Saturday, June 22, 2013

Audio Post

This audio is posted remotely from a cell phone in Zambia. Please listed to identify the content.

Zambia Medical Mission 2013 will kick off July 6th.  We will be posting to this site in addition to

Thursday, April 25, 2013

A Gift for Your Mother that Blesses Another

Honor Mothers in a Special Way This Year    Like us on Facebook


May we at Zambia Mission Fund suggest a way to give a Mother's Day gift that will give life to a mother and her baby in Zambia?
A gift of $10 will purchase two Clean Delivery Kits (CDKs) for Zambia. We give these CDKs out to expectant mothers during Zambia Medical Mission and throughout the year at the Namwianga Zonal Health Centre (NZHC). 
We target mothers who will not have access to a hospital or rural clinic for delivery.  Since  NZHC started teaching safe motherhood classes, and providing the Clean Delivery Kits, the clinic has not recorded a maternal death in the area it serves.

Enter the names of the mother or mothers you wish to honor on the last page of the checkout as you enter your credit card or eCheck information.  Your mother will receive a hand-written acknowledgment of the honor and the gift.
Help us Take the FEAR Out of an Expectant Mother's Life

Each year about 60 million women in developing countries give birth with only the help of an untrained attendant or family member or with no help at all. Many of these deliveries take place at home and often in a small hut in a remote village. The infection rate is high with some 1600 women per day dying from complications associated with pregnancy or childbirth, and infection is a leading cause.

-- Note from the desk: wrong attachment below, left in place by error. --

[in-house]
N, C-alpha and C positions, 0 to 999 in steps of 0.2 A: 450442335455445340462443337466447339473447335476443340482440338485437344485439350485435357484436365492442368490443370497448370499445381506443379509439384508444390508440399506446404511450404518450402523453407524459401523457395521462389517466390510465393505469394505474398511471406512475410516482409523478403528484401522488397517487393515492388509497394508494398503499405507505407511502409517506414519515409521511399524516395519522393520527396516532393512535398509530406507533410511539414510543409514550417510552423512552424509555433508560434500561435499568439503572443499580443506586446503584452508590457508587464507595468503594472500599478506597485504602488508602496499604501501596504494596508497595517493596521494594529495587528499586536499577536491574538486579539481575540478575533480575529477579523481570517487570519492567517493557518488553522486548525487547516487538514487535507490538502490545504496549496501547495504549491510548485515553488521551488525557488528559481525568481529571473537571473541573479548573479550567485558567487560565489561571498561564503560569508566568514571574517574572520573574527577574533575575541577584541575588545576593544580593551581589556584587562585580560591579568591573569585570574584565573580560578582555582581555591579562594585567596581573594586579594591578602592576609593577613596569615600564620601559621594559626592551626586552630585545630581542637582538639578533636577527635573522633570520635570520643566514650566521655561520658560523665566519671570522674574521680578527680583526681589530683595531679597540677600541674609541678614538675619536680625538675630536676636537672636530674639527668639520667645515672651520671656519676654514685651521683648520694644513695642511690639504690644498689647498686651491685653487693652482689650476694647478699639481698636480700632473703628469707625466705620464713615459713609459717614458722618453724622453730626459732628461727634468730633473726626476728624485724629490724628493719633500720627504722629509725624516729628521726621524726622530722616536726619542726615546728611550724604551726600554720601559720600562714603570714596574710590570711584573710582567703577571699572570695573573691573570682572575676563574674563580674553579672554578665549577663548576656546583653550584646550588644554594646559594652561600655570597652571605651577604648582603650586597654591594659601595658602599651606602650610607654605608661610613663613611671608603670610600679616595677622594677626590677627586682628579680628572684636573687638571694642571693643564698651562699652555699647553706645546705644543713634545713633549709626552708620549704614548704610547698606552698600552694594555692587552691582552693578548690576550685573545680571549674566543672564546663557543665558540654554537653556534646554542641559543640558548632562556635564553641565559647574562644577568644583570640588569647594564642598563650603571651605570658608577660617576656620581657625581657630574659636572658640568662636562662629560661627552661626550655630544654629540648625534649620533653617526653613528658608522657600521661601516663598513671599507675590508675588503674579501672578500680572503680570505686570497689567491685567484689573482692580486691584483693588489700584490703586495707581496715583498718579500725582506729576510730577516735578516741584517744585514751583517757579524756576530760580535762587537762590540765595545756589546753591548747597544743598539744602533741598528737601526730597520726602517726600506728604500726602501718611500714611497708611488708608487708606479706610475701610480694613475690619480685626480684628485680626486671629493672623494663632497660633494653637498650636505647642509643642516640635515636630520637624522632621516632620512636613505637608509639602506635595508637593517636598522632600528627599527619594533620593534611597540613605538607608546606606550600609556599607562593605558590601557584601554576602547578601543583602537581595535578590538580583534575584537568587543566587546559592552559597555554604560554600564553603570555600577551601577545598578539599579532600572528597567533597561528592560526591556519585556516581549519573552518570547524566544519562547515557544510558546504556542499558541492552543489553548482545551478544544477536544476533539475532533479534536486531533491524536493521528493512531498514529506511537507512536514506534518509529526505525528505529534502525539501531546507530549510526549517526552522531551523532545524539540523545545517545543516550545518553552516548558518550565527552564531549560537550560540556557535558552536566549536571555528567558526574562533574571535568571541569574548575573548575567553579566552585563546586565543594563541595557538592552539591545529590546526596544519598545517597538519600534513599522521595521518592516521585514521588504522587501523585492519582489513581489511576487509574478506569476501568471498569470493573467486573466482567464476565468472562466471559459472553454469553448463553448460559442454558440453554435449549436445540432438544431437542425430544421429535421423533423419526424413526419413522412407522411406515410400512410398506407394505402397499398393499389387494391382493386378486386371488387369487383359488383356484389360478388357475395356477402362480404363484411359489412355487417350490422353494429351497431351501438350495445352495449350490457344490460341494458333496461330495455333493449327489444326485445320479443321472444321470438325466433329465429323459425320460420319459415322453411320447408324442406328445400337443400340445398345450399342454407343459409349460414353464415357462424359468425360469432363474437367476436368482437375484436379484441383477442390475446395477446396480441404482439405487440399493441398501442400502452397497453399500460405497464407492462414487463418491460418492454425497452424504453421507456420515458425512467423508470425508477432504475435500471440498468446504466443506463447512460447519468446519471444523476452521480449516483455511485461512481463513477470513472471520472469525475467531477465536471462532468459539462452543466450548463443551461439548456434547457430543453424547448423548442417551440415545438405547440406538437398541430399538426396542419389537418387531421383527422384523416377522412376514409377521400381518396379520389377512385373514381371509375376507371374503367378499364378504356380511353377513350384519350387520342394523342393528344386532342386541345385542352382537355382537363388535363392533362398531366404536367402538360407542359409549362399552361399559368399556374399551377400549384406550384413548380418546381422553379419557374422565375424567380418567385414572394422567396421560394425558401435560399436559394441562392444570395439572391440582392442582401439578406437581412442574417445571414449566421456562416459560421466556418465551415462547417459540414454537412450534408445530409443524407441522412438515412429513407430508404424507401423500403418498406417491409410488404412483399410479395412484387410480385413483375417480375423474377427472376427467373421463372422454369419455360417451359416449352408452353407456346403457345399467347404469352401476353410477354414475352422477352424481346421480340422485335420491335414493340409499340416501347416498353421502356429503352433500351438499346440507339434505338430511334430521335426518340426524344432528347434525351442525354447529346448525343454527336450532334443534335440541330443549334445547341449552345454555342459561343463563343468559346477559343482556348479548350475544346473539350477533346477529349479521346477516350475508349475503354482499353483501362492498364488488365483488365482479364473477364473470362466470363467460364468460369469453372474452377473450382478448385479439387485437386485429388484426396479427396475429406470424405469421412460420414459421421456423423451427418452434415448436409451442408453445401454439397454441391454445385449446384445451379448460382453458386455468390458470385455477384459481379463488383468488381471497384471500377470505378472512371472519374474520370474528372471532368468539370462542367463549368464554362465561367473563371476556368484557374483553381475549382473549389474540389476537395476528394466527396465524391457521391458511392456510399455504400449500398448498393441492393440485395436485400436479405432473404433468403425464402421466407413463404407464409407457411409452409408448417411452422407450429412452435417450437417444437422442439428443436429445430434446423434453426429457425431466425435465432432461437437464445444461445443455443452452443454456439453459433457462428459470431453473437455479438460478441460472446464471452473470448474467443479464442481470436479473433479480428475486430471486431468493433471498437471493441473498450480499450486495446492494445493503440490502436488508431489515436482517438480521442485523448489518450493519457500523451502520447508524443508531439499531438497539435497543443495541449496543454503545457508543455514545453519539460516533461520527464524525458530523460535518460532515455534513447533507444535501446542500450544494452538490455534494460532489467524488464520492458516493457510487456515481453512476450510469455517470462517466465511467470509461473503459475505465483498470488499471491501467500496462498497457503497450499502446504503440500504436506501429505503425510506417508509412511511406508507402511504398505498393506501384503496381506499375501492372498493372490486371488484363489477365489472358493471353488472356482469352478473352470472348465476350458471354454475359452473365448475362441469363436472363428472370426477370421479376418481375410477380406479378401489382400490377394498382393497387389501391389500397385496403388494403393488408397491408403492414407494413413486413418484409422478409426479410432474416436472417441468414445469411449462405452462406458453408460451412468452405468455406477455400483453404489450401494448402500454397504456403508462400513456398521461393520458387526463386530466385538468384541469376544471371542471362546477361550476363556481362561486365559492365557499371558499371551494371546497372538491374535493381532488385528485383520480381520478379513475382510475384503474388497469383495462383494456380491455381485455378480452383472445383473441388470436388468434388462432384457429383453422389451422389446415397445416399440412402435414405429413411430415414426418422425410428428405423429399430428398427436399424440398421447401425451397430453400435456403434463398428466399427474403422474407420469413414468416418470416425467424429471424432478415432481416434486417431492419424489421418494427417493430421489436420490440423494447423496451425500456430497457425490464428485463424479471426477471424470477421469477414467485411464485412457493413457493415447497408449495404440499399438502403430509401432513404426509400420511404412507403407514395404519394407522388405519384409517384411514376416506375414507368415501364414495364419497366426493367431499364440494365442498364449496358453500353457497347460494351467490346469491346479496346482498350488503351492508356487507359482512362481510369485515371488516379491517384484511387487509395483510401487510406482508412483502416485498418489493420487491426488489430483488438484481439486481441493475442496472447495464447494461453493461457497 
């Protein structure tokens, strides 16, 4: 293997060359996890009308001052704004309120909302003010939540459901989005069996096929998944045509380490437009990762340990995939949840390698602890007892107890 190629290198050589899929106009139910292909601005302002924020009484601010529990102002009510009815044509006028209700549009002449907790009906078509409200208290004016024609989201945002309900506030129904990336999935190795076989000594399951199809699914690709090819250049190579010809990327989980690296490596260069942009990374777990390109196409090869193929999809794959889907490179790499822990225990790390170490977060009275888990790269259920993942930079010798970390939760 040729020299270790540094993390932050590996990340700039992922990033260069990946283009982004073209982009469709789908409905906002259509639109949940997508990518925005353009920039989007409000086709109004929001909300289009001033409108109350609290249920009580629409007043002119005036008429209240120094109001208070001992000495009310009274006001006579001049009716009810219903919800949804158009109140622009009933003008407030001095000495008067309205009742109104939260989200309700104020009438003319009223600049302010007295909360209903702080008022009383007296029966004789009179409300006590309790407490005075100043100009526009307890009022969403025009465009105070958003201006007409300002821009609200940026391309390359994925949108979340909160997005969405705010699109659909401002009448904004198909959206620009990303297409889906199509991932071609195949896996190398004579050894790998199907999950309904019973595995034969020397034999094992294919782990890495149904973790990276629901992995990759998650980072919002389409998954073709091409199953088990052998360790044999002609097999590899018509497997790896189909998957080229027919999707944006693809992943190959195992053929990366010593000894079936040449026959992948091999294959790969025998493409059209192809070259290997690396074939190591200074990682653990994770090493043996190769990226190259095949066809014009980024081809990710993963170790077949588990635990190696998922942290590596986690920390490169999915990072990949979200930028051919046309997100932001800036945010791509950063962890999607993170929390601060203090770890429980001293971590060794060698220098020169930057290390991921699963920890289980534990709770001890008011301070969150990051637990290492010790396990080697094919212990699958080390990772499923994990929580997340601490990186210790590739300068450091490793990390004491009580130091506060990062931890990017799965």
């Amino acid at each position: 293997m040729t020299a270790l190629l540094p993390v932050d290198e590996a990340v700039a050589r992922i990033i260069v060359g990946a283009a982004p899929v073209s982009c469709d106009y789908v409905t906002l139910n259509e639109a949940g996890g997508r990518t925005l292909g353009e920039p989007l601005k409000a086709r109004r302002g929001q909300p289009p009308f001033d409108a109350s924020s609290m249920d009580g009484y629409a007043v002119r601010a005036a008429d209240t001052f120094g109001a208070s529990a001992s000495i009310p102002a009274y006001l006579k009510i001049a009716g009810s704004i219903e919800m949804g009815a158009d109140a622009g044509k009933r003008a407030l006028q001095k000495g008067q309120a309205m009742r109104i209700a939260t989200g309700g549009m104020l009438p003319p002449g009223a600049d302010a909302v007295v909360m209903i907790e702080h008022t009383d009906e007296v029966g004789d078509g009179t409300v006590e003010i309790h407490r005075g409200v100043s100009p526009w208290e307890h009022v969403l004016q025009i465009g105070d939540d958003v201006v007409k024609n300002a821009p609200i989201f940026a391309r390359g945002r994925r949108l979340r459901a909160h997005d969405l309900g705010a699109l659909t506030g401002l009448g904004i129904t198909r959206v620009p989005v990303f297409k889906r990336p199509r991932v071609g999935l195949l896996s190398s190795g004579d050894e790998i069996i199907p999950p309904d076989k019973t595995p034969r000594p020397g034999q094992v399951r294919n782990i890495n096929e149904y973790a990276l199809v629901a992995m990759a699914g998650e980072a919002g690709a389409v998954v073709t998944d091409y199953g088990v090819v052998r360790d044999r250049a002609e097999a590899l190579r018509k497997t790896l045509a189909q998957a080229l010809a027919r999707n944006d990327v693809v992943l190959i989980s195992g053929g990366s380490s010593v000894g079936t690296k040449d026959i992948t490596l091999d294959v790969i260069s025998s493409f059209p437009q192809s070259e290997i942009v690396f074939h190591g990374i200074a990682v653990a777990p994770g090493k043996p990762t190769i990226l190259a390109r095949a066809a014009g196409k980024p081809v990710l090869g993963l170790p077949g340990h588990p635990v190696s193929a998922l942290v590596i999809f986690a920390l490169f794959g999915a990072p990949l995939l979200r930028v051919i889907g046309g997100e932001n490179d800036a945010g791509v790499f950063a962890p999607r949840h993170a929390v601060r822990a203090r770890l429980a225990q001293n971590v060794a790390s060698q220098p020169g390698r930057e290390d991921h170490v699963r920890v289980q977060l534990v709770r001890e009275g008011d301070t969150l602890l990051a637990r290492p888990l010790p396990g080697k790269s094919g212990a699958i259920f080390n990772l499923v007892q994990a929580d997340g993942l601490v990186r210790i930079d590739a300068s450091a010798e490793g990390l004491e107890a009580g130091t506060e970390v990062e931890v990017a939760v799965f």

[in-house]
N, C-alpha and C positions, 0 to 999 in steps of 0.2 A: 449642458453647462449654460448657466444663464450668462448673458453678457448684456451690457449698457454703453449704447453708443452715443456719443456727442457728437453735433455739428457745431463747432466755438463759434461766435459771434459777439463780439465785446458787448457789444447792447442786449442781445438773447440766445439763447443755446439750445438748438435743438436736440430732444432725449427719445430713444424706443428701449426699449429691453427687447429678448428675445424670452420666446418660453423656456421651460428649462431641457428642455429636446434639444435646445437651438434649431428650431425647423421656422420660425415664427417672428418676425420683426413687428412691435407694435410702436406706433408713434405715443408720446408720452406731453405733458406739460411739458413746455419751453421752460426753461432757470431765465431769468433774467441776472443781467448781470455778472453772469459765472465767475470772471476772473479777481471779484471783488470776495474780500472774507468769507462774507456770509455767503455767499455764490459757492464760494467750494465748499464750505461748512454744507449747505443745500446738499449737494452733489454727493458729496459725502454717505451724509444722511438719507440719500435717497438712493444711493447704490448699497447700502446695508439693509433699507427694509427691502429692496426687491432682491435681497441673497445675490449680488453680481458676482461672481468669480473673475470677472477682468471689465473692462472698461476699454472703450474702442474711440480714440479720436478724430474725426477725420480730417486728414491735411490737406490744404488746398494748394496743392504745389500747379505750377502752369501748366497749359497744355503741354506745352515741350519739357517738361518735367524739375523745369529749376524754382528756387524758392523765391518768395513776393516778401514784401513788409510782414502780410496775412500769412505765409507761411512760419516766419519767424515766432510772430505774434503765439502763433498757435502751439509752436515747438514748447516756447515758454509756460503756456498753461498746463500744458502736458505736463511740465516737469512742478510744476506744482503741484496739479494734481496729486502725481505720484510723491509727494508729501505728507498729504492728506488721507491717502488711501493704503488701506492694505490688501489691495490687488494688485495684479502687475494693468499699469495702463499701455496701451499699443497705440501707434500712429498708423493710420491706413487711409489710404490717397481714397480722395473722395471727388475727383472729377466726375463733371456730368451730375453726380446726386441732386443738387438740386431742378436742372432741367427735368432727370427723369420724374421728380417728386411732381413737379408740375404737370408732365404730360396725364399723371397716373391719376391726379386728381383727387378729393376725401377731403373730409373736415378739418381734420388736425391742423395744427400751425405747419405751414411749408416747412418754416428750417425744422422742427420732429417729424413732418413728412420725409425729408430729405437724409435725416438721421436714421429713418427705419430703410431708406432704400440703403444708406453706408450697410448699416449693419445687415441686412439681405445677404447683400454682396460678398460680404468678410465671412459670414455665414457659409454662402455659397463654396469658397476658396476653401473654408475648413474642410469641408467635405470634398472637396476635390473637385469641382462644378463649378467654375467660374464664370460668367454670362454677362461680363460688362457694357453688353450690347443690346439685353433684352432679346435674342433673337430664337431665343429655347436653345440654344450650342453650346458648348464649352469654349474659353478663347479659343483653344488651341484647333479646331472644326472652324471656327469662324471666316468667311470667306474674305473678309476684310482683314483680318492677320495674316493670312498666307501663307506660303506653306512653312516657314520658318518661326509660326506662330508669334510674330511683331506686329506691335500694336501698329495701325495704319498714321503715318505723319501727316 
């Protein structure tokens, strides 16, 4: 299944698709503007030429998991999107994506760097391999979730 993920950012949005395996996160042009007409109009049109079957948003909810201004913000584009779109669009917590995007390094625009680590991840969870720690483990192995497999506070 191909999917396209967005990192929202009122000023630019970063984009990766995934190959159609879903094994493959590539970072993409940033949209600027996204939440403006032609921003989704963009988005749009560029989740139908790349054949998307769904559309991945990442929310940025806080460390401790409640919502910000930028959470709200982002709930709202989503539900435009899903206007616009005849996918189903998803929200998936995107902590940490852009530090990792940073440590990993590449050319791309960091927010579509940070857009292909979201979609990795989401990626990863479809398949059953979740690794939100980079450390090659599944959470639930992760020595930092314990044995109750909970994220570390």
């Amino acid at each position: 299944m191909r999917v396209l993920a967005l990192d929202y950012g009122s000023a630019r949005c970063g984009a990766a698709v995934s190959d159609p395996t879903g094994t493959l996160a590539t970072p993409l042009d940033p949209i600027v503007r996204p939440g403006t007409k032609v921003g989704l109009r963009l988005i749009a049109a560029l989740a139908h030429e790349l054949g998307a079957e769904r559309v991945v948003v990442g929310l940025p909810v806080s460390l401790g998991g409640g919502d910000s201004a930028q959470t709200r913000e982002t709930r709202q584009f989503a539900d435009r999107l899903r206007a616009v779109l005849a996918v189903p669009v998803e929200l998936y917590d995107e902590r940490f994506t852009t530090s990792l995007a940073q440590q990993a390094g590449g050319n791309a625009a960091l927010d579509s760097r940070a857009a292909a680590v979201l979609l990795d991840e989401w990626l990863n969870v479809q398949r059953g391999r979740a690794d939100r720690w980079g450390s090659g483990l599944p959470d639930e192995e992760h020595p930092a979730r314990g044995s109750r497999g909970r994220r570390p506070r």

Child 2
Around 950,000 newborns per year die from infection, according to the World Health Organization. Many of these infections can be avoided when Clean Delivery Kits (CDKs) are used.

Simple Life-Saving Items In a Time of Need


Our kit includes the following:

Women and Children

  • Bar of soap and wash cloth
  • Square yard of plastic sheet
  • Razor blade (single edge)
  • String for umbilical cord
  • Sealed bag for packaging
  • Baby blanket
  • Infant sleeper or onesie
  • Candle (purchased in Zambia)
  • Matches
  • Two pairs disposable gloves
Last year during the medical mission, we gave out over 800 CDKs.   This year 
our goal is 1,000 kits 
so that no mom-to-be will go back to her hut without having these essentials for her hut delivery.



Thank you for your kindness in allowing us to present this need to you.
Have a blessed day.

KB Massingill, Ph.D. - President
Zambia Mission Fund

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Please help us spread the word of this unique and thoughtful way to honor mothers this Mother's Day.
To honor your mother click one of the links above to give online or:
Make checks payable to Zambia Mission Fund
Zambia Mission, P.O. Box 3393., Abilene, TX 79604.
Please include the name and address of the person you are honoring.  If you have further questions, please contact Star Ferguson at: or 325-668-0687
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Zambia Mission Fund | PO BOX 3393 | Abilene | TX | 79604-3393

Wednesday, December 5, 2012

Tuesday, July 17, 2012

The Multitudes Came